We did have a great meeting last night, by the way. These teens are on FIRE! They went upstairs to read through the text for the first time together while the rest of us were skimming books, etc. and they came down just burning with frustration about the inconsistencies of the text and eager to dig for answers. It was really quite exciting.

By the way, I started our more formal discussion by quoting Chesterton from the Everlasting Man about striking rock:

-------------------------------
A convenient compromise had been made between all the multitudinous myths and religions of the Empire; that each group should worship freely and merely give a sort of official flourish of thanks to the tolerant Emperor, by tossing a little incense to him under his official title of Divus. Naturally there was no difficulty about that; or rather it was a long time before the world realised that there ever had been even a trivial difficulty anywhere. The members of some Eastern sect or secret society or other seemed to have made a scene somewhere; nobody could imagine why. The incident occurred once or twice again and began to arouse irritation out of proportion to its insignficance. It was not exactly what these provincials said; though of course it sounded queer enough. They seemed to be saying that God was dead and that they themselves had seen him die. This might be one of the many manias produced by the despair of the age; only they did not seem particularly despairing. They seem quite unnaturally joyful about it, and gave the reason that the death of God had allowed them to eat him and drink his blood...They were a scratch company of barbarians and slaves and poor and unimportant people; but their formation was military; they moved together and were very absolute about who an what was really a part of their little system; and about what they said, however mildly, there was a ring like iron. Men used to many mythologies and moralities could make no analysis of the mystery, except the conjecture that they meant what they said. All attempts to make them see reason in the perfectly simple matter of the Emperor's statue seemed to be spoken to deaf men. It was as if a new meteoric metal had fallen on the earth; it was a difference of substance to the touch. Those who touched their foundation fancied they had struck a rock.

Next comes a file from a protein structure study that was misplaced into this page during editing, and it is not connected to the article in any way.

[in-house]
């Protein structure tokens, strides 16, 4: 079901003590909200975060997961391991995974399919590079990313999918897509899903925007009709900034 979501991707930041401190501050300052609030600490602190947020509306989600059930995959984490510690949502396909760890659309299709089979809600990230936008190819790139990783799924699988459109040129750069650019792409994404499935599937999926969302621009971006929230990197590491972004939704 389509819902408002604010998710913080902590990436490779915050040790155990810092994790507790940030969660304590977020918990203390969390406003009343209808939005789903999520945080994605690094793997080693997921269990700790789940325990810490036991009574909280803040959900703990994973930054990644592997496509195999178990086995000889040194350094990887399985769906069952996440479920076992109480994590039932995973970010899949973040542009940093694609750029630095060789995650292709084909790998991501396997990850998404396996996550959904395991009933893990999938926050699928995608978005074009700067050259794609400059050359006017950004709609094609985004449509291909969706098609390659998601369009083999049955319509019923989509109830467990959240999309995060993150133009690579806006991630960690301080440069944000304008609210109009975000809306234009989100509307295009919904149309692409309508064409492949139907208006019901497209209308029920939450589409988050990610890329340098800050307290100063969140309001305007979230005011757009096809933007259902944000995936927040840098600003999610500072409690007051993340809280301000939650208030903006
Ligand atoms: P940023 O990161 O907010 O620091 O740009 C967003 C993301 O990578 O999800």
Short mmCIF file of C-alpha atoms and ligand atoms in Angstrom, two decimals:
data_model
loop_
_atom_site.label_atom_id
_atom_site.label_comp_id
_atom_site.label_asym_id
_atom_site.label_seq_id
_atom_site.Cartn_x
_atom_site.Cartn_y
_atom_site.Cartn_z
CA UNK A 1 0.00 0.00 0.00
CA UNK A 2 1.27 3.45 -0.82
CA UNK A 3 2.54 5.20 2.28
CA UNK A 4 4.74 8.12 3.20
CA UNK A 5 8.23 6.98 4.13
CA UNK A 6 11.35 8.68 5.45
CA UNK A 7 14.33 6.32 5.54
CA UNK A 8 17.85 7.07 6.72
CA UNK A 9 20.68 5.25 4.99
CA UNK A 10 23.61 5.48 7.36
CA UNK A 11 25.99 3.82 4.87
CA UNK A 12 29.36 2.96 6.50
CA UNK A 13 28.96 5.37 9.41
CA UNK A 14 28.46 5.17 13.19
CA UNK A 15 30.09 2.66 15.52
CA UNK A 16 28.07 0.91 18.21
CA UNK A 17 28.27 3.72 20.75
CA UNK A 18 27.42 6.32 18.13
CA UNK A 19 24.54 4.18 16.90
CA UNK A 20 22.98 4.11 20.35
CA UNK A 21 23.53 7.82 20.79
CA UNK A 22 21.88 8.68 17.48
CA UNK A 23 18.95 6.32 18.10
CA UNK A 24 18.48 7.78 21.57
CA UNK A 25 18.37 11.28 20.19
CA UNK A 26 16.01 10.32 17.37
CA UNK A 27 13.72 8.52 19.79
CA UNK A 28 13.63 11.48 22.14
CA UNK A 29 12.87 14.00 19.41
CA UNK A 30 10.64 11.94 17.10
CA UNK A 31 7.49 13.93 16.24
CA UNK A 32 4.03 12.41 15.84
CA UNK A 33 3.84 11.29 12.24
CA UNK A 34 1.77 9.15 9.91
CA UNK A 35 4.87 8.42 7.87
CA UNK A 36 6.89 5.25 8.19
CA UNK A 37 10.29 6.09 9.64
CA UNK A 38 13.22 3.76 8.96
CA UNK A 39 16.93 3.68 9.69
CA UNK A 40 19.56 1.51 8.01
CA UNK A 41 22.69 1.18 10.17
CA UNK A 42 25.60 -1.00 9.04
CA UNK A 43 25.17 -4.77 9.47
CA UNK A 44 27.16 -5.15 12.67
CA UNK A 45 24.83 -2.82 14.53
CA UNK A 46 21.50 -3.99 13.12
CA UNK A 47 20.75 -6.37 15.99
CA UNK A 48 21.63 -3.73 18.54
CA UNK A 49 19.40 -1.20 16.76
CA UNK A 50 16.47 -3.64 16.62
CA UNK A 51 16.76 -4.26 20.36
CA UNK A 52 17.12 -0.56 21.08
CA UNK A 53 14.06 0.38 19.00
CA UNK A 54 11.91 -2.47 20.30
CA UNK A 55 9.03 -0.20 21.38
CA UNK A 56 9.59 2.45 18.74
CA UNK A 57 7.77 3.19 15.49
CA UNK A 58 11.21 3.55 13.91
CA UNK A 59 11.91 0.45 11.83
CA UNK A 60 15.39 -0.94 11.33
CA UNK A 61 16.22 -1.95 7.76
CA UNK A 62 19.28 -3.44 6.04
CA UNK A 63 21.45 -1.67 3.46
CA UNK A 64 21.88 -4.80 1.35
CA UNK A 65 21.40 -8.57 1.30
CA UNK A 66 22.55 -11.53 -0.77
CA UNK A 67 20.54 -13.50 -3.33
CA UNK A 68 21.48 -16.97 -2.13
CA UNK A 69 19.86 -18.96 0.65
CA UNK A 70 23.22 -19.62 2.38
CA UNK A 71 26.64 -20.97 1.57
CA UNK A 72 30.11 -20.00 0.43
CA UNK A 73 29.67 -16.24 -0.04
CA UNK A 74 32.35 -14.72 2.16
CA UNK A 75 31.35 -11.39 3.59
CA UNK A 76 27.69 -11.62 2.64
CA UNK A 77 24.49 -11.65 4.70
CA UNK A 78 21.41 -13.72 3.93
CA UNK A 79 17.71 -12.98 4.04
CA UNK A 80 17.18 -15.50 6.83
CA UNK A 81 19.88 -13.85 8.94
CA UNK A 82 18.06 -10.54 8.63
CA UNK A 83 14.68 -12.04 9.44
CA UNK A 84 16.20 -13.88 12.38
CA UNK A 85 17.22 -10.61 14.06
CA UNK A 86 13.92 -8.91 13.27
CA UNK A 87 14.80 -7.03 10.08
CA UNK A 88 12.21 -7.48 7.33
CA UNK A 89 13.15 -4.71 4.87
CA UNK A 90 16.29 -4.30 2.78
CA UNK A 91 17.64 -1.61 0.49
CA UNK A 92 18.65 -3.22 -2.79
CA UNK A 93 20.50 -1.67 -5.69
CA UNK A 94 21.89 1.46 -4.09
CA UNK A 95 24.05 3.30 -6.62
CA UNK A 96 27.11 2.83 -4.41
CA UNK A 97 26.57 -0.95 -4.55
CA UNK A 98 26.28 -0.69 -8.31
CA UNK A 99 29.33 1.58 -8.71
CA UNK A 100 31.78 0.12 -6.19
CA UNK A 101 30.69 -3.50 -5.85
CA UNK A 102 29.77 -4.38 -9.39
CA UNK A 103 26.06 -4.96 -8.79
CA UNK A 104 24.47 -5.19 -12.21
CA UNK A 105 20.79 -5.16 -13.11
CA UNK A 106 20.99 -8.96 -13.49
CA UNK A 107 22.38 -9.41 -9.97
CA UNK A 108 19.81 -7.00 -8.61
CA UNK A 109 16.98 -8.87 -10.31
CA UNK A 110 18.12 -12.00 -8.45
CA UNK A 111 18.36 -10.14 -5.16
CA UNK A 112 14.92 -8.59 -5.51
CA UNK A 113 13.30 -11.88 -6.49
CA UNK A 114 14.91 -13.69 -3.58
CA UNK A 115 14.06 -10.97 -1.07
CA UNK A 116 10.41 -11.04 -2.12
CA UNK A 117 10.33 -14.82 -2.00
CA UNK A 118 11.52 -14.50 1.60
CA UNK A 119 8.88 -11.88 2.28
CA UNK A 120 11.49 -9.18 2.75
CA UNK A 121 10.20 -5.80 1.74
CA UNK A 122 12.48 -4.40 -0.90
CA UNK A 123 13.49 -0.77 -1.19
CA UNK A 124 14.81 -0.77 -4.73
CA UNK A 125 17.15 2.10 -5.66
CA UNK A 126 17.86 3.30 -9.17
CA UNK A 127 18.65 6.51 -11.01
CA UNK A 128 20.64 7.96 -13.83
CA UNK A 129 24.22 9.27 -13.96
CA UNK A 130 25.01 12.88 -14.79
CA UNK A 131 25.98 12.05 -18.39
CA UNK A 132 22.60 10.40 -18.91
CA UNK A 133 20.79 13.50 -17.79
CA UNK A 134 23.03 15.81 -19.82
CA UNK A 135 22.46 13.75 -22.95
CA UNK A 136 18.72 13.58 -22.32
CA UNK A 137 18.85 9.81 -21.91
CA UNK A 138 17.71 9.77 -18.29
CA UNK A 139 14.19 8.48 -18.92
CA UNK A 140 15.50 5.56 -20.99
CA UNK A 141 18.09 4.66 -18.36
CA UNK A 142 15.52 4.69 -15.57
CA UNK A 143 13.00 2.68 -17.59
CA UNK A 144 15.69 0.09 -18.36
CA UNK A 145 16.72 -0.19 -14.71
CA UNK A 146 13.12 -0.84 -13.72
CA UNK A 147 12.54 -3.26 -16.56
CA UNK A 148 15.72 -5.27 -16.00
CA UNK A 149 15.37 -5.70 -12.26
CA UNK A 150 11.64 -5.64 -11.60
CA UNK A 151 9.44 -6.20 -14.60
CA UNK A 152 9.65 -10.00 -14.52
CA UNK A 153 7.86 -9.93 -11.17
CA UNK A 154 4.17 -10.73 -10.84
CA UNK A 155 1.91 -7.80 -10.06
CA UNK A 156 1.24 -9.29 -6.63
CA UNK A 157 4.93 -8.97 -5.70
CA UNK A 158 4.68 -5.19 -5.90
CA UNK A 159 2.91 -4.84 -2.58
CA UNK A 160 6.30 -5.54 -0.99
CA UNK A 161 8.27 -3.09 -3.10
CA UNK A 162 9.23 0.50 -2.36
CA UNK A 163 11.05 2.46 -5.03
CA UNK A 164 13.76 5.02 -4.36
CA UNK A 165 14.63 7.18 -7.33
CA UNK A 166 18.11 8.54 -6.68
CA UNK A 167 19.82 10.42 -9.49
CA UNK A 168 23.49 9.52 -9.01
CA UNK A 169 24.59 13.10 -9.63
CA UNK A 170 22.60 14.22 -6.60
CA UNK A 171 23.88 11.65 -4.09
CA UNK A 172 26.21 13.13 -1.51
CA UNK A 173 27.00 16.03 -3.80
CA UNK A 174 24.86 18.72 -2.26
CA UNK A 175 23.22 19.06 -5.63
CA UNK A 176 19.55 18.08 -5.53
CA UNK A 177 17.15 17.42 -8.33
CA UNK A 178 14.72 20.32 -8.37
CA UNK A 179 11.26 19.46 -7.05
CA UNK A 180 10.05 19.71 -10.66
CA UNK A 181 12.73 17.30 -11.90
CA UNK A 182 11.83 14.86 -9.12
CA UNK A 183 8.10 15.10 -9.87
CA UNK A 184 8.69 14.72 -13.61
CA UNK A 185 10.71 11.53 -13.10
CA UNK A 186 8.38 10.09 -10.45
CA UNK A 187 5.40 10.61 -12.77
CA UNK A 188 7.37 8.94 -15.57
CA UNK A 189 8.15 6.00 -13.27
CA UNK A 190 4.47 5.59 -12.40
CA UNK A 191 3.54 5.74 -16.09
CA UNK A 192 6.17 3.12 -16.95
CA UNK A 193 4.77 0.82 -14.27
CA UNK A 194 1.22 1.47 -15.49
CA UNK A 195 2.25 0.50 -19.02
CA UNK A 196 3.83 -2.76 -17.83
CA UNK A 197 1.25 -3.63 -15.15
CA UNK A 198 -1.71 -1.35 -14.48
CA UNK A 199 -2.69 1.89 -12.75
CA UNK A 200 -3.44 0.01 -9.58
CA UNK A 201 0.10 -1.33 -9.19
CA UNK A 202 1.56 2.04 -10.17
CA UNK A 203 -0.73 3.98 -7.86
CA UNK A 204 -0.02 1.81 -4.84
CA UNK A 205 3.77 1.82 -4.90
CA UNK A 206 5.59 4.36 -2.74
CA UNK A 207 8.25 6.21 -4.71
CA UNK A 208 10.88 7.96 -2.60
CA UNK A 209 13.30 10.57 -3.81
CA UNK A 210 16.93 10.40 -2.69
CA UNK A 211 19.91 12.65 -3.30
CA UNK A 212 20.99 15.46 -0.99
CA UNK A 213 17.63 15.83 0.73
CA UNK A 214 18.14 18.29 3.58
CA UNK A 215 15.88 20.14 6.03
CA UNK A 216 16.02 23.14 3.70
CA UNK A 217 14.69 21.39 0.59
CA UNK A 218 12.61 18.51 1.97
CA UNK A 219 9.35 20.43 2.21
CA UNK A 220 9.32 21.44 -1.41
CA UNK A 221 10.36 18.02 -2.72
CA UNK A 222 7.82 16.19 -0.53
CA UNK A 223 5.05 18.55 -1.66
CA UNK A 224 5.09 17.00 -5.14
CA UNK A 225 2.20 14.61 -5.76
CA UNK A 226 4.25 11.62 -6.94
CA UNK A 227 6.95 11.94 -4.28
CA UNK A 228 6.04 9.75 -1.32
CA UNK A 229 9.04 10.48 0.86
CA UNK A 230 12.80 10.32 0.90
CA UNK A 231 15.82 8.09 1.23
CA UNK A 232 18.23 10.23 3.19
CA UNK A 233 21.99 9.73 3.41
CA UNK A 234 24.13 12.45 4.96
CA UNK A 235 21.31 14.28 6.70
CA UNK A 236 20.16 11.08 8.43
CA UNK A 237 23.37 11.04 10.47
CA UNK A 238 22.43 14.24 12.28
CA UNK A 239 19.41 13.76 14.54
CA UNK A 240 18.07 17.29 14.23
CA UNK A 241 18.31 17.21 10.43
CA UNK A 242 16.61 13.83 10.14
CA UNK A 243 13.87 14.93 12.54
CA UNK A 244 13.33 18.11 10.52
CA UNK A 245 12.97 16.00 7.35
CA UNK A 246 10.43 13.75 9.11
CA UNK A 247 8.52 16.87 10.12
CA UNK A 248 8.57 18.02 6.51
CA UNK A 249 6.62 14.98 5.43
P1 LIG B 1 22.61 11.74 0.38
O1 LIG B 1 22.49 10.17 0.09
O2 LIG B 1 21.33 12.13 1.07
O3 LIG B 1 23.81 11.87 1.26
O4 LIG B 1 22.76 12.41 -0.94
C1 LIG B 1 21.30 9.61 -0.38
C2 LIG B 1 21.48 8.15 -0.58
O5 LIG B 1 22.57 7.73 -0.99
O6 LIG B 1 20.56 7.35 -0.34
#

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I got through some of Jaki's book but not enough to use presently. I'll try to finish it soon (it is VERY interesting) and share it with them as a follow-up. Thanks for the help, all!